European Union countries have until July to announce measures they will take to cut plastics and other litter under the 4-year-old Marine Strategy Framework Directive. In addition, the directive obliges member states to have monitoring programs in place by mid-2014 as part of the broader effort to address fish and biodiversity loss. Brussels-based Seas at Risk and seven affiliated European conservation groups are calling on the countries to halve their waste by 2020. The call comes as representatives of 15 coastal and island nations meet in The Hague, starting on 16 April, to discuss environmental threats to European waters. The 50% target is ambitious, but certainly from our point of view it is achievable and should be an absolute minimum, Chris Carroll, spokesman for Seas At Risk, said. In a statement, Seas at Risk called the national action programmes due in July a litmus test for political ambition and urged governments to reduce debris by boosting incentives for plastics recycling, requiring ships to dispose all waste before leaving EU ports, and strengthening enforcement of littering laws. The UN Environment Program warns that ocean litter poses a dire, vast and growing threat to the marine and coastal environment. It says that plastics, which degrade slowly, are a leading global concern. UNEP identifies merchant shipping, fishing vessels, warships, offshore oil and gas platforms and pleasure craft as leading sea-based sources of refuse, while municipal dumps and discharge from rivers, sewerage systems and rainwater runoff are leading land-bases sources. Human debris has detrimental effects on marine life through release of toxins and ingestion of trash by fish and marine mammals, UNEP says. The International Convention for the Prevention of Pollution from Ships prohibits disposal of plastics, though conservationists say this is rarely enforced and is readily overlooked on the high seas. Plastic bottles and metal food contains are seen as particularly pernicious forms of littler, according to the International Maritime Organization, which estimates its take 450 years for plastics to dissolve and 500 years for metals food containers. An EU-funded study Public Perceptions of Europes Seas shows that litter is second after industrial pollution as a source of public concern for the marine environment. According to the 2011 study, 75% of those surveyed said litter poses a severe threat to oceans. Just 24% of people saw farming as a threat, although nitrate and phosphate pollution from agricultural applications are seen as feeding algae plumes along EU coasts. The survey involved 7,000 people in seven countries in December 2010 and January 2011.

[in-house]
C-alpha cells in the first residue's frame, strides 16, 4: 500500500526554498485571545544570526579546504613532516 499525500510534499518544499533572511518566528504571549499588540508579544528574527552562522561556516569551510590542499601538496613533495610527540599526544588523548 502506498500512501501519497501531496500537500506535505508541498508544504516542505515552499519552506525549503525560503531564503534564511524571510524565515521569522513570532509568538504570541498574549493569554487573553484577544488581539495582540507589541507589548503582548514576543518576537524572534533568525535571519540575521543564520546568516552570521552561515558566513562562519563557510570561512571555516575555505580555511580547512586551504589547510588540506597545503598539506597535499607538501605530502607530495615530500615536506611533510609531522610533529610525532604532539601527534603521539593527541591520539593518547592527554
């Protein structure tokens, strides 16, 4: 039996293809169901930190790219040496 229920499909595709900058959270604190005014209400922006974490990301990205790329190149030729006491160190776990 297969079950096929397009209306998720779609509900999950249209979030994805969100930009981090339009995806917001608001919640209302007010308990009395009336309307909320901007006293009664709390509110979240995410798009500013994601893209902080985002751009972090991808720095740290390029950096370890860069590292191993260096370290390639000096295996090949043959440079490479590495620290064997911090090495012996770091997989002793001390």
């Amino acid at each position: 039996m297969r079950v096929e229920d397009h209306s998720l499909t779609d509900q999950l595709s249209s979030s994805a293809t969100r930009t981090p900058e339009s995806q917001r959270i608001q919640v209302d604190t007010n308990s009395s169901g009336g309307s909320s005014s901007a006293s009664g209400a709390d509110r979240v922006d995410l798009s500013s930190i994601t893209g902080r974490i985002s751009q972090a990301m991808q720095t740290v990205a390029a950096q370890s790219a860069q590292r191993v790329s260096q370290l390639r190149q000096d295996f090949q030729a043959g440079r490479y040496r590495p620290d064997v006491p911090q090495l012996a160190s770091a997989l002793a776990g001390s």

Euractiv, 16 April 2012 ;http://www.euractiv.com/ ;